Suicide and Self Harm Mitigation
A strategic approach to suicide and self harm
reduction in primary care
Cheshire & Merseyside Suicide Reduction Summit 4th
February 2015
Alys Cole-King, MB, BCh, DGM, MSc, FRCPsych
@AlysColeKing
Mental
illness 1 in 3
Suicidal
thoughts
1 in 5
5
5
Identification of suicide risk
Patients identified as high
risk
Surface Level
Patients identified as low
risk
Strategic priorities in suicide prevention
Clinical
GOVERNANCE
Practitioners
have the right
SKILLS
The people
they approach
show
COMPASSION
Suicidal
People are
AWARE they
need help
Key elements of suicide prevention
Compassion
Eradicate
Stigma
Awareness
Knowledge
Skills
Common
launguage
Minimise
Human
Factors
Errors
Self-care
Resilience
& help
seeking
Suicide
Prevention
Changing working practices
in primary care
Compassion
Reduce
Stigma
Bite Sized
Training
Consistent
Assessment
Framework/
Language
Self Help
Resources
Wellbeing
&
Resilience
Safety Plans
Enhancing response primary care
Awareness,
Knowledge &
skills in
Assessing &
recording
Safely &
efficiently
triage
Co-create
safety plan
Removal
means
Third sector
Safely &
efficiently
refer to
specialist
services
Clinical
governance
Common
language
Suicide Prevention Training Programmes
Specialist MH Services
Emergency Department
GP with special interest
General Hospital staff
Rural primary care services
Secondary
Care
Primary Care & Third
Sector Healthcare
Services
Non-clinical NHS and Social Care
Staff, Frontline staff, General Public
GP & primary care
teams
Counselling
services
Allied health Profs
Pharmacy
Solutions
•
•
•
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Engage with GPs to increase training uptake
RCGP Curriculum
CPD sessions
RCGP Mental Health Training Advisory Group
Equal status given to suicide prevention training as CPR
Needs to contribute to reduced HFE
Needs to contribute to robust clinical governance
Appraisal & revalidation
• RCGP signed up to the Crisis Concordat
Self-help leaflets
U Can Cope
Feeling on the edge helping
you get through it
Feeling overwhelmed
and staying safe
www.connectingwithpeople.org/
References:
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Cole-King A, Green G, Gask L, Platt S (2013) Suicide Prevention are we doing enough?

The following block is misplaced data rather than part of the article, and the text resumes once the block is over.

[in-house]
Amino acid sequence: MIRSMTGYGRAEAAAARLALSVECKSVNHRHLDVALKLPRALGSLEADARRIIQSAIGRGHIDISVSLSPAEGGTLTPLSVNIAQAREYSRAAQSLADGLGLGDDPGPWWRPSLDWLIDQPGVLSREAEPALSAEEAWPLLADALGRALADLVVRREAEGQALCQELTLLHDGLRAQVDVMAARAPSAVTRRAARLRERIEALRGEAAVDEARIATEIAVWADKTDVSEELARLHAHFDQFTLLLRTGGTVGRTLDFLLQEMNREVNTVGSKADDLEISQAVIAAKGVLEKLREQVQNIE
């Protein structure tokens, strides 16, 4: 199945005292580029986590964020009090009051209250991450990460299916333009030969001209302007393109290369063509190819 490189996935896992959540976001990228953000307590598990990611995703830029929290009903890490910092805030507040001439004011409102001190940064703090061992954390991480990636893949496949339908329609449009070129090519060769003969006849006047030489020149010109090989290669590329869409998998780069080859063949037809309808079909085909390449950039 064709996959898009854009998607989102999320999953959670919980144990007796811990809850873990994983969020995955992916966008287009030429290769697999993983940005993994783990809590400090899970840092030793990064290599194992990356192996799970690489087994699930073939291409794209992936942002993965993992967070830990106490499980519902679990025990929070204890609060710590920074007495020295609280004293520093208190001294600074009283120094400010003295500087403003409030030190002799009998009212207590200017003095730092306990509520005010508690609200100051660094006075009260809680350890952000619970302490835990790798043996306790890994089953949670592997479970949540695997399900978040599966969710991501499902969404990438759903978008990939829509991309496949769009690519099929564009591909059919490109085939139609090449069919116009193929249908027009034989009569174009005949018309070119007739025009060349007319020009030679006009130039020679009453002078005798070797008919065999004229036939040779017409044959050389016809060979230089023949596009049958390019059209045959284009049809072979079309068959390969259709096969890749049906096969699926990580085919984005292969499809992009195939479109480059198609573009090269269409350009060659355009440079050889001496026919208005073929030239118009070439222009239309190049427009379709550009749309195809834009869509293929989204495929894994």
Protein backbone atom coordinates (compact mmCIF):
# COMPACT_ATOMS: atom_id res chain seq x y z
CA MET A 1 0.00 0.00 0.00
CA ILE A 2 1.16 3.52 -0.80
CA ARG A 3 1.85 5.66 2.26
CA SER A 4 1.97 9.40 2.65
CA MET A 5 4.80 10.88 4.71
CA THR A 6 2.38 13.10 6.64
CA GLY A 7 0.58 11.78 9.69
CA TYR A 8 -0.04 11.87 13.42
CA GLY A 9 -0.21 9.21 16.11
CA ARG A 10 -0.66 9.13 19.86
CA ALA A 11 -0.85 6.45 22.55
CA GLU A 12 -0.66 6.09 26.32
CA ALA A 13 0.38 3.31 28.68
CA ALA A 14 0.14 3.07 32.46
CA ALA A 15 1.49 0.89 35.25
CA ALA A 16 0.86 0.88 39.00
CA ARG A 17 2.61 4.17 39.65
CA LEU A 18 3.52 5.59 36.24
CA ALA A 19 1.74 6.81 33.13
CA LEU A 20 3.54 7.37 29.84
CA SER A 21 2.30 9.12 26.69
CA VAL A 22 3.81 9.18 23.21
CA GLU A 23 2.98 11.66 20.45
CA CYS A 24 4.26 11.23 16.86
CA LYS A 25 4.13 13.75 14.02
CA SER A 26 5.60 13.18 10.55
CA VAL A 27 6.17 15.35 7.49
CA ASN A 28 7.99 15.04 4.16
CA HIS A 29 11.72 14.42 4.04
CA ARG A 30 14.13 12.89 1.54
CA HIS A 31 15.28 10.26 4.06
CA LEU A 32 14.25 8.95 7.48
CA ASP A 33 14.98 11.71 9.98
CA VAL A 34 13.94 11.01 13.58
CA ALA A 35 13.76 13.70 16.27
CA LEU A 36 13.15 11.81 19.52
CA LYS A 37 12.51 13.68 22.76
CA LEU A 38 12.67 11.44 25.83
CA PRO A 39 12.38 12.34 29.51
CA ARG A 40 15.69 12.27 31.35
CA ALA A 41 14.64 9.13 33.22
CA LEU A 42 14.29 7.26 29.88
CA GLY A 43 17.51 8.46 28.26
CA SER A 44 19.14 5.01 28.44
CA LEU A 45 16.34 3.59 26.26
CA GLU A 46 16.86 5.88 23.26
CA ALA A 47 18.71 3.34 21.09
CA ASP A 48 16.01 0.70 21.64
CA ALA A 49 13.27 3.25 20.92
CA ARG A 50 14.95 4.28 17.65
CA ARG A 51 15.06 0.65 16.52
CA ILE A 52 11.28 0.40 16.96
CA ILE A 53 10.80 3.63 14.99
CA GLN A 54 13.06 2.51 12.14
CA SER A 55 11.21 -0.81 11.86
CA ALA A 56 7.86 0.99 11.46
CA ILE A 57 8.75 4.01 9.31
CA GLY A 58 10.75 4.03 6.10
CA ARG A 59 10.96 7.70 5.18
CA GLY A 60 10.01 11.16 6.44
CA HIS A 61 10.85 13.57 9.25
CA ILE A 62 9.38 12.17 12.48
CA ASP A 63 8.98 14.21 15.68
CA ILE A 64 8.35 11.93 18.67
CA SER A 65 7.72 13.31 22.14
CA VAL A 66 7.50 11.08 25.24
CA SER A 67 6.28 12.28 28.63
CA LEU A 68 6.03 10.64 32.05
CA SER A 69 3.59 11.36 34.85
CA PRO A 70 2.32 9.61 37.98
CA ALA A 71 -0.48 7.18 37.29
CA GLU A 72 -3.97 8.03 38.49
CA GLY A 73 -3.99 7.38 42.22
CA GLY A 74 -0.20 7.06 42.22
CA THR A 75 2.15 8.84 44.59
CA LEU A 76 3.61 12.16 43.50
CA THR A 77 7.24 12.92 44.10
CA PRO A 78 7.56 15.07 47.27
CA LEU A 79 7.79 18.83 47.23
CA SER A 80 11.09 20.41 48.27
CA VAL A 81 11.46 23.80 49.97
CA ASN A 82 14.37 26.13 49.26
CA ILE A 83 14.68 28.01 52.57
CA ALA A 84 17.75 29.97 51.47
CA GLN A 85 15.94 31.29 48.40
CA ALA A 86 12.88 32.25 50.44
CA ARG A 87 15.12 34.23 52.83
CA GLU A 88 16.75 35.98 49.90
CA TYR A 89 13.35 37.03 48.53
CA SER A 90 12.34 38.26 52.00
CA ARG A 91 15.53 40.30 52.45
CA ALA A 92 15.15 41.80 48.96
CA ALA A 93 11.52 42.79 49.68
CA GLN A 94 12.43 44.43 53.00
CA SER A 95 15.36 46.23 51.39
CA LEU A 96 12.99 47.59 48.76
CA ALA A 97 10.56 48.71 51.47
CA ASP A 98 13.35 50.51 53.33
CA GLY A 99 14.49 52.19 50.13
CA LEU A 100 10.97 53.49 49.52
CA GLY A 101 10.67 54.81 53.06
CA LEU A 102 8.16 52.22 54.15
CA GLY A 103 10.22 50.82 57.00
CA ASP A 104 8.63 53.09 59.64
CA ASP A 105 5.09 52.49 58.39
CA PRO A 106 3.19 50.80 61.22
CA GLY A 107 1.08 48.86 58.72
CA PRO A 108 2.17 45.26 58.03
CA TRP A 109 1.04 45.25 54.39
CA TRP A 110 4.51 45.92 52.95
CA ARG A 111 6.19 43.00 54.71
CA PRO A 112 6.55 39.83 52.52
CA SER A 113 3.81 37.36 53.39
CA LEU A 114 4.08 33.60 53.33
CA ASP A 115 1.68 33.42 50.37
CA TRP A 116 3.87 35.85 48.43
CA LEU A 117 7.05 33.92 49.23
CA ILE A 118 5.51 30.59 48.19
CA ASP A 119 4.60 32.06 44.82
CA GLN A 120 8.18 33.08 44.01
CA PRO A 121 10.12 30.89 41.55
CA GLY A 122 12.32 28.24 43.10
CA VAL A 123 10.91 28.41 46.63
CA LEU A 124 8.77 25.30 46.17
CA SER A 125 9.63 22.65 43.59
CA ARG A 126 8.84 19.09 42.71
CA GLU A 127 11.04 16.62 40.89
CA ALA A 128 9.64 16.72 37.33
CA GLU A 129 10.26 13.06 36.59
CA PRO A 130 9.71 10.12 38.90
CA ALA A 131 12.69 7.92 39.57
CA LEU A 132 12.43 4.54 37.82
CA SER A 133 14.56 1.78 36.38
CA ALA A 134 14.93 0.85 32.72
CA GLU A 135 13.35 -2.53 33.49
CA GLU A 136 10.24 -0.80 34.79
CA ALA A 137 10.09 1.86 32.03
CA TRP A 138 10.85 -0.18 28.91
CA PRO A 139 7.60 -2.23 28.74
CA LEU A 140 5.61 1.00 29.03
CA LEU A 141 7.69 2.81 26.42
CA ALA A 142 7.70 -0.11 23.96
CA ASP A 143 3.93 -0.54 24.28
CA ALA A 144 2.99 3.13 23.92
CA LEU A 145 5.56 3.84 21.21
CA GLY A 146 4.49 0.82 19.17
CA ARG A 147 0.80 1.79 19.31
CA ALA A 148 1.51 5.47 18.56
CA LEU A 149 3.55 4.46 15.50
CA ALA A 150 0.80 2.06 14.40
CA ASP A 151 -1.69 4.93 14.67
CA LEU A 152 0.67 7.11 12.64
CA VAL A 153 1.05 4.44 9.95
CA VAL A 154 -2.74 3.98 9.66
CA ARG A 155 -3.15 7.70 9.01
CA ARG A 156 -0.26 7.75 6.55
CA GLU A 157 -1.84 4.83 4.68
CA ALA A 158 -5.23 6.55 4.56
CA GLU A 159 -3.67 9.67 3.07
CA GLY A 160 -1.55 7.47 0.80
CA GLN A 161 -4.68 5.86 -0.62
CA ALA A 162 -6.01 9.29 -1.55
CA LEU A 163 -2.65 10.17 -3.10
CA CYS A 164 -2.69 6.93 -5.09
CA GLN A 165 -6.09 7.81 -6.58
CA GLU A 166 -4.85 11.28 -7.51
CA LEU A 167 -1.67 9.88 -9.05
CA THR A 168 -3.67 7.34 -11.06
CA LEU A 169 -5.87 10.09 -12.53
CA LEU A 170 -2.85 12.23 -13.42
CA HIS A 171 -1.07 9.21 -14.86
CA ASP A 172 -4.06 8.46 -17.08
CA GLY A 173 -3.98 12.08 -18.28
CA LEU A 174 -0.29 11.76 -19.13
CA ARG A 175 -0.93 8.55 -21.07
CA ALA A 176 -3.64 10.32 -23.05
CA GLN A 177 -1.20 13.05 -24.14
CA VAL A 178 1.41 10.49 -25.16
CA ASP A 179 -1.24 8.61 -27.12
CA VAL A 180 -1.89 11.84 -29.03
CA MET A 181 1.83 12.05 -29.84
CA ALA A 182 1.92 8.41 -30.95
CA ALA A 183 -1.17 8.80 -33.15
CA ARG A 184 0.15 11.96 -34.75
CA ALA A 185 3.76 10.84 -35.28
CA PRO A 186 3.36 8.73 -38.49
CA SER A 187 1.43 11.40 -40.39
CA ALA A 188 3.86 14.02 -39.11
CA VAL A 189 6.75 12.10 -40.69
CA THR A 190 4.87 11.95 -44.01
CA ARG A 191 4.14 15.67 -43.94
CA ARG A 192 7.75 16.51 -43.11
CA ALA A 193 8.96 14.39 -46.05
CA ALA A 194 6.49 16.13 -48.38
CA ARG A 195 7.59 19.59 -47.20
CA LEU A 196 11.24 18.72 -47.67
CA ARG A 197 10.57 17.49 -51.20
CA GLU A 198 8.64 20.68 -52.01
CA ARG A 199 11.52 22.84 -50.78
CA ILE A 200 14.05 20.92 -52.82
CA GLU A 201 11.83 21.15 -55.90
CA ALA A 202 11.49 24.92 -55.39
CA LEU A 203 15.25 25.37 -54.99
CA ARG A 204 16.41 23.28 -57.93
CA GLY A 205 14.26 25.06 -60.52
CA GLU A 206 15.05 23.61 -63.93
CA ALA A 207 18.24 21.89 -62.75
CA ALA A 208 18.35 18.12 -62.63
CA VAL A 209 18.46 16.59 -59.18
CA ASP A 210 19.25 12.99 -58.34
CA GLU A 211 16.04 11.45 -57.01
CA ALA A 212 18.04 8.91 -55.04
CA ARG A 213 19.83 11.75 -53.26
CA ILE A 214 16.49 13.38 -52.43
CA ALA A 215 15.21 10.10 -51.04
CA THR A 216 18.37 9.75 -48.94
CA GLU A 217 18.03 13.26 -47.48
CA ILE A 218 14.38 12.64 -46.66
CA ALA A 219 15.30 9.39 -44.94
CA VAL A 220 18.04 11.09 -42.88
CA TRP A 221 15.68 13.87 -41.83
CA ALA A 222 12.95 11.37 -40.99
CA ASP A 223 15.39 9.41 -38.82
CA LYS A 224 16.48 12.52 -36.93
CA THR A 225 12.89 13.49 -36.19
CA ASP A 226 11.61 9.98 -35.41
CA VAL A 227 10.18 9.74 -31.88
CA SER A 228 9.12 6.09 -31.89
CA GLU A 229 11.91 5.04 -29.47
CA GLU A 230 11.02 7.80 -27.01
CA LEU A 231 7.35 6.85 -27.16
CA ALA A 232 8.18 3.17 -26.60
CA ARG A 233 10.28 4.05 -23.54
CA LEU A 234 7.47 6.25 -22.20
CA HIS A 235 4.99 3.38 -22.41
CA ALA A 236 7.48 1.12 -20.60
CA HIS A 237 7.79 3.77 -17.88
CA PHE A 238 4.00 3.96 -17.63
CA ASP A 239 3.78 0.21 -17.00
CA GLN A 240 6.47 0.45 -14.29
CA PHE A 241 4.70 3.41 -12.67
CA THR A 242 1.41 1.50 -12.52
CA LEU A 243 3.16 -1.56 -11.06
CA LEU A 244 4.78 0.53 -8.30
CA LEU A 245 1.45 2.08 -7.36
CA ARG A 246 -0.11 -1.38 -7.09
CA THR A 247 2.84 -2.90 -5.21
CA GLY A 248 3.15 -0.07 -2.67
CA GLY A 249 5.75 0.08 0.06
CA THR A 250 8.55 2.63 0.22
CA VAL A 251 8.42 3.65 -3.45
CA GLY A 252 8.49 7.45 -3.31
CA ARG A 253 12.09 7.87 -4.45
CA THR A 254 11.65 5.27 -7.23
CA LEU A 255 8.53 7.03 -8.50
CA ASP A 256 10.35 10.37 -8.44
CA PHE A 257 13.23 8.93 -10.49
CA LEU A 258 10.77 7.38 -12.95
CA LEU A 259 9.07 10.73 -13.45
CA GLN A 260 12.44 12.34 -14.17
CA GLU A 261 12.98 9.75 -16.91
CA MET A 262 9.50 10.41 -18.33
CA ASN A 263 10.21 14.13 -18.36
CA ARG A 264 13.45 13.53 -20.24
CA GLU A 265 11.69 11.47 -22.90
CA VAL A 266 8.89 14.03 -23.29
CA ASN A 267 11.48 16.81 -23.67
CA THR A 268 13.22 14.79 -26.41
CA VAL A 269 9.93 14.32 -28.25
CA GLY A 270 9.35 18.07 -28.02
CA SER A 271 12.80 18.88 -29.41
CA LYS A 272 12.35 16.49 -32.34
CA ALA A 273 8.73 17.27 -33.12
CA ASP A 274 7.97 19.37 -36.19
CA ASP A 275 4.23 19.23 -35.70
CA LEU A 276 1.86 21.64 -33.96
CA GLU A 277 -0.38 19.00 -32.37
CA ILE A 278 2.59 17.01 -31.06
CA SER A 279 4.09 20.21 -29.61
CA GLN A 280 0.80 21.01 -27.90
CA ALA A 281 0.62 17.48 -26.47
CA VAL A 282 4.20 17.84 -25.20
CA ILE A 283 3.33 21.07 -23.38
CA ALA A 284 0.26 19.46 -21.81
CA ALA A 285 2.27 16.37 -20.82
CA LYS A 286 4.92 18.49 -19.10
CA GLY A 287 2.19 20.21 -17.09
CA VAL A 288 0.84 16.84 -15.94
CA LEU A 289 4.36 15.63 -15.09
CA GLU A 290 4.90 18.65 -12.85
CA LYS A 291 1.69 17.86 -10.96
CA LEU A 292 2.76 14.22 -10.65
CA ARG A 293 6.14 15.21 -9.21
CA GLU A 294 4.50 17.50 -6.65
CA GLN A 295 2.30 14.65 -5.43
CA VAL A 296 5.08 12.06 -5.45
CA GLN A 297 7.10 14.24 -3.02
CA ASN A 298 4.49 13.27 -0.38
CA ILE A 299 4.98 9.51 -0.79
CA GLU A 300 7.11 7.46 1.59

Advances in Psychiatric Treatment. 19:284-291
Cole-King A, Garett V, Williams H, Hines K, Platt S (2013) Suicide mitigation
embedding compassion in clinical care. Advances in Psychiatric Treatment. 19:276283
Hines K, Cole-King A (2013) ‘Hey Kid are you OK..a story of a suicide attempt’
Advances in Psychiatric Treatment. 19:292-294
Cole-King A, Lepping, P Suicide mitigation: time for a more realistic approach. 2010.
BJGP 3-4
Cole-King A, Lepping P (2010) Personal view: Will the new Government change our
approach to risk? British Medical Journal, July. 341: c3890.
Cole-King A, Green G, Peake-Jones G, Gask L (2011) The Assessment and
Management of Patients with Suicidal Thoughts in Primary Care: An introduction to
the concept and practicalities of suicide mitigation. Innovaite Vol 4: issue 5, 288-295
Cole-King A, Green G, Wadman S, Peake-Jones G, Gask L (2011)Therapeutic
assessment of patients following self harm in primary care. Innovaite Vol 4: issue 5,
p278 -287
Cole-King A (2010) Suicide Awareness in Primary Care: How making the right
connections can save lives. RCGP News p 6.
2009 4 RCPsych peer reviewed poster presentations of all clinical tools
Classification of suicidal thoughts (Cole-King 2010)
• Passive
• Active
• Dangerous
• Dangerous
and
imminent
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